''Until We Fall' is a collaboration between Sven Laux & Harry Towell. Laux is a renowned composer from Berlin, while Towell records under the alias Spheruleus and hails from Lincolnshire, UK. In 2018, both artists discovered that their partners were expecting the birth of their first child – Sven in July and Harry in September. Even though they’re 500 or so miles apart, populating a country on the European continent and a small island on the other side of the sea, the two musicians share the same human experiences: the same anticipation, patience, longing, and joy.
'Until We Fall' is a dove in music form, bringing a peaceful lullaby to the ears of their children, tracing the long weeks and longer months which led to the arrival while also walking with the two artists in the run-up to the birth. Described as a 'restful sonic story to play to their babies as an audiobook without words', light drones swell up and engage with the birdsong of a peaceful place. Second track 'Kites' inhales and exhales, announcing a new soul to the world with the early rhythms of respiration. Even though we come into this world kicking and screaming, both musicians want to welcome their children into the world with a calming fanfare, a soft-clothed ambient and a place of security to rival that of a womb from which they have fallen. The dawning, artificial light is too bright, and unfamiliar eyes and smiles focus in on the new arrival, but the world is instantly familiar with the music of a mother’s voice.
Field recordings, guitar drones, and string arrangements all pepper the music. One will hear the sounds of distant rain, falling upon an English field in the Lincolnshire countryside, merging with the city sounds of Berlin. The music is a resting place – no more hard labour is required, and there’s no more stress to endure. 'Until We Fall' is an album of sweet unity and longed-for dreams coming to completion, not only uniting the two musicians, but uniting parents to their children, and children to their parents.
This is another beautiful ‘Book Editions’ presentation…
With this release, we return to the concept of fragility and family. Old books have once more been dissected and reassembled to present a new creation. ‘Until We Fall’ is unique in that its collection of old books, photographs, and film negatives all come from the same family, unifying the album perfectly! The design also features vintage prints, hand-numbered library cards, stamps, and book-marks that all rest inside stitched glassine bags. Once again, this is very limited… only 100 copies for the world. Each copy is completely unique and different from the next. Truly limited edition!'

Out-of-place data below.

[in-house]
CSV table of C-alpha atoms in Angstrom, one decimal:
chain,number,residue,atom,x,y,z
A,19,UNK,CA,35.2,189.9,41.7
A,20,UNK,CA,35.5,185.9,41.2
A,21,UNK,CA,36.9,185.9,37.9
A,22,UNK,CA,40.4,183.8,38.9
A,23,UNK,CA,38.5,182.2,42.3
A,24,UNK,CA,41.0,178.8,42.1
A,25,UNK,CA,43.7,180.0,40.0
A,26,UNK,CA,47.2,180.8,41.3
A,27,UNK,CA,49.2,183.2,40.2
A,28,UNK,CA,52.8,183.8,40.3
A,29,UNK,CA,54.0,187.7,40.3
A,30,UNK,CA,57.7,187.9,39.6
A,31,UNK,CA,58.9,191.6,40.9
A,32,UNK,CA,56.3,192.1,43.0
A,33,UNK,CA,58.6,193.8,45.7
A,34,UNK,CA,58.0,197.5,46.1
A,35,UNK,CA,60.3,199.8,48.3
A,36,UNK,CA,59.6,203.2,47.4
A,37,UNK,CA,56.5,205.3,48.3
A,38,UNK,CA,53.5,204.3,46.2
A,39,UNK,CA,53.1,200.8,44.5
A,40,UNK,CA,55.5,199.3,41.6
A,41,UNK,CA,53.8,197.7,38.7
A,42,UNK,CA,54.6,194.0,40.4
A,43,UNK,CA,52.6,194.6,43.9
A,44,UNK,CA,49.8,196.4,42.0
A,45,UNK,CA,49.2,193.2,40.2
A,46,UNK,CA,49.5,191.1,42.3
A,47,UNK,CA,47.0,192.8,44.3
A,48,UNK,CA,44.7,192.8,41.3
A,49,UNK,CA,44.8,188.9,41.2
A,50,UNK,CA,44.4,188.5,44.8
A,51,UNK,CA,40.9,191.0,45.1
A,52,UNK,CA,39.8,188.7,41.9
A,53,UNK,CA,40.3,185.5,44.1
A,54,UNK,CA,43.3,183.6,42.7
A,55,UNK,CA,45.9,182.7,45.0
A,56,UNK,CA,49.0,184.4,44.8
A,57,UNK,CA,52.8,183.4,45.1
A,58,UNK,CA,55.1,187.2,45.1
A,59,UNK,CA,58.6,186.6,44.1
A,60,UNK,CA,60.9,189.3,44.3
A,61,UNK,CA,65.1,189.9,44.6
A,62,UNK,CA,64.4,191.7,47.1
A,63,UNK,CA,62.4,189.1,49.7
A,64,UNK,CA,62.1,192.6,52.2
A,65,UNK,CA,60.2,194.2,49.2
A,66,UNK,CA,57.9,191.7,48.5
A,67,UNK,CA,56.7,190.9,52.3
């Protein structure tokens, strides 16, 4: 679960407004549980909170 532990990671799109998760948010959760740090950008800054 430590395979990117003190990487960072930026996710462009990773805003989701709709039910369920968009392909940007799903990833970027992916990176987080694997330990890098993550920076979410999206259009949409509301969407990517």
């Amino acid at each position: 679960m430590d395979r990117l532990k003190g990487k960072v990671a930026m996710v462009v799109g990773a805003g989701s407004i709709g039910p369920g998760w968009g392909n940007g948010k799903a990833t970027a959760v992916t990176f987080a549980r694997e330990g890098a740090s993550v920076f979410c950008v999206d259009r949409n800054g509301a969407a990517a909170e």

- Daniel Crossley
'Berlin meets Lincolnshire as composers Sven Laux and Harry Towell collaborate on an album which might help soothe the panics of mums and dads-to-be everywhere. The album is made to be a calming respite from the rigours of the child birthing process featuring soft drones and field recordings. It comes on two what they call finger printed CDs (me neither) with lots of bits of old books and prints and things re-assembled into a gorgeous new edition.'
'The penultimate release of 2019 on Fluid Audio brings together two artists who have much in common. They each manage labels, make solo records, and collaborate frequently with others. But what brought them together was the discovery last year that their partners were each expecting the birth of their first child – Sven in July and Harry in September. Described as a ‘restful sonic story to play to their babies as an audiobook without words’, Until We Fall is a beautiful ambient lullaby for adults as well as children, deftly weaving in sounds extracted from their home environments in urban Berlin and rural Lincolnshire with reassuring waves of soothing drones and distant melodies just beyond the edge of sleep.'
(2019 In Review: Ambient & Drone)
'[...] Until We Fall is one of those limited releases on the Fluid Audio label in a very special handmade package, the kind that sells out immediately on pre-order… So never mind about that, let’s just focus on the digital download (which has the same music after all, just not the package). [...]'